Americans Accepting NSA Surveillance

Last week, ex-CIA contractor Edward Snowden came forward to tell America that the NSA has been conducting a secret, nationwide surveillance campaign in the wake of the Boston Marathon Bombings this past April.  Details of the campaign are slowly coming to light, but suggest that the NSA demanded from Verizon telephone data on individual American citizens, and has developed a data mining program with direct access to emails, chat logs and other data stored on the servers of Google, Facebook, Microsoft, Yahoo, AOL and Apple.  In leaking this information, classified top-secret by the NSA, Edward Snowden chose to face decades in jail to bring to light what he considers an Orwellian breach of American privacy.

While many applaud his decision as an act of self-sacrifice protecting Americans from abuse by their own government.  A recent poll by the Washington Post revealed that a slim majority of Americans are willing to accept the NSA’s surveillance of their personal emails and phone calls, if conducted in the name of a terrorist investigation.  The poll also shows that Democrats are much more willing to choose security over privacy now than during the Bush era.  One must wonder whether such surveillance would have been as well received if the Boston Marathon Bombings were not so fresh in everyone’s mind.  Having watched the military style police vehicles roll past my Boston apartment with the city in lockdown, I have seen how willingly people forsake their liberties when they perceive a threat.  It is unfortunate then that no matter how secure our countermeasures are, we can never become fully protected from all threats.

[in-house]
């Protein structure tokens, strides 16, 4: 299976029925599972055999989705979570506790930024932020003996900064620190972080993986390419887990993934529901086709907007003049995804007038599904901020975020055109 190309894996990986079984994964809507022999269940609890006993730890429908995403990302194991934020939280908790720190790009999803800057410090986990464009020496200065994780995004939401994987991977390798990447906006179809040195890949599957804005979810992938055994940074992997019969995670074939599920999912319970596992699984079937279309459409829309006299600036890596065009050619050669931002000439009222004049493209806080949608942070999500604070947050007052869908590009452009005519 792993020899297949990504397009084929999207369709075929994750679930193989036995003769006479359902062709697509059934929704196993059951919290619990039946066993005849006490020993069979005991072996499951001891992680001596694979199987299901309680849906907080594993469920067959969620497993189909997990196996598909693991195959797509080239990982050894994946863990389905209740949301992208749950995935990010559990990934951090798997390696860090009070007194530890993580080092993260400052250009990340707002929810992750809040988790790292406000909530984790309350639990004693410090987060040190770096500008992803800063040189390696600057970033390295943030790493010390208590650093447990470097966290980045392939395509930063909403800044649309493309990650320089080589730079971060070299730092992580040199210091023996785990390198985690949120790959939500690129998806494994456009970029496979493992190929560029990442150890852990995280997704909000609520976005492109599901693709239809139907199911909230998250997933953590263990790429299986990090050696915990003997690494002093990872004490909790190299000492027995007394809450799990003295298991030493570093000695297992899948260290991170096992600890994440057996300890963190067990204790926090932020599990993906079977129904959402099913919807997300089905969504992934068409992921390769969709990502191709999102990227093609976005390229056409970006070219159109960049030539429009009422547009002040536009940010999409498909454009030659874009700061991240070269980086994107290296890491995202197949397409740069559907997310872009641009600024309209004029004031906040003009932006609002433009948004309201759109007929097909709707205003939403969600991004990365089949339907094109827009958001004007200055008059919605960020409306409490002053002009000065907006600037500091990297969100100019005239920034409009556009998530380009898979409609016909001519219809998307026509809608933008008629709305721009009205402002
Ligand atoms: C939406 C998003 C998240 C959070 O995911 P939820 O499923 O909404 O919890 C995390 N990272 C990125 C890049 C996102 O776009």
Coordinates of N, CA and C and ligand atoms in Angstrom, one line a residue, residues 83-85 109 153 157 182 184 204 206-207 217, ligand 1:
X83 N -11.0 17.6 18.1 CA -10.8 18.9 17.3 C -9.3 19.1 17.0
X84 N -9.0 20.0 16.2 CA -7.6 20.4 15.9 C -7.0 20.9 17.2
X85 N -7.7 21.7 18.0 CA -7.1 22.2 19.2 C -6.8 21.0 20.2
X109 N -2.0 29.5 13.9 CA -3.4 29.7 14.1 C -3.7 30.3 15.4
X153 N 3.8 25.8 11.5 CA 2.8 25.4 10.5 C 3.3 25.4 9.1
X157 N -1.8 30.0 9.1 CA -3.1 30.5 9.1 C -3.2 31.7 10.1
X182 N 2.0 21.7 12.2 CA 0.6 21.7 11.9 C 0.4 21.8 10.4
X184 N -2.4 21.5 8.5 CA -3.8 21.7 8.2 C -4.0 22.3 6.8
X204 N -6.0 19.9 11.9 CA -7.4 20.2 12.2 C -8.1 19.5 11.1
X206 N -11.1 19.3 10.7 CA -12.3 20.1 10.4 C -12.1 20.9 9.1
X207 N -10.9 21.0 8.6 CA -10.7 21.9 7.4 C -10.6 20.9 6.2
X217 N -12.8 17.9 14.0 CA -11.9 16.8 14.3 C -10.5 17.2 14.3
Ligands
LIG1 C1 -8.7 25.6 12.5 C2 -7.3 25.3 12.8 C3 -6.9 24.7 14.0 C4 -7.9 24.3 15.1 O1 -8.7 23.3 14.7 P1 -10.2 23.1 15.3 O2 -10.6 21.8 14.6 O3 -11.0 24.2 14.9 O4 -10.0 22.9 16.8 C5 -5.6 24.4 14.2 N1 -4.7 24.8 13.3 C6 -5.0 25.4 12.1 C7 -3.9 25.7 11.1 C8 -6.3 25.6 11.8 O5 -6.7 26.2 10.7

Piecing Together Privacy: Identifying You and Your Medical Records

It is not paranoia to say that there are groups “out there” trying to know everything they can about you all of the time.  It is more terrifying to realize that so much of your most personal data is collected and aggregated into databases ripe for the picking. We are often lured into a false sense of security with the knowledge that there exist laws and privacy policies ostensibly designed to keep our information secret.  However, these protections are deceptively weak, especially in the face of new methods of data reconstruction.

For example, HIPAA is a piece of federal legislation designed to protect the privacy of patient’s medical records.  It demands certain methods be taken when collecting and handling data, but also that such data is “anonymized” before being released. Under certain circumstance, the law allows anonymized data to be sold for research purposes, essentially to anyone seeking to buy.  Unfortunately, recent research is revealing that supposedly anonymized data can be combined with other public records to fill in the blanks, thereby linking you to your sensitive information.  Jordon Robertson’s recent article for Bloomberg News highlights the frightening implications of this process.  In light of last week’s NSA snooping scandal, it is shocking to consider how exposed Americans really are.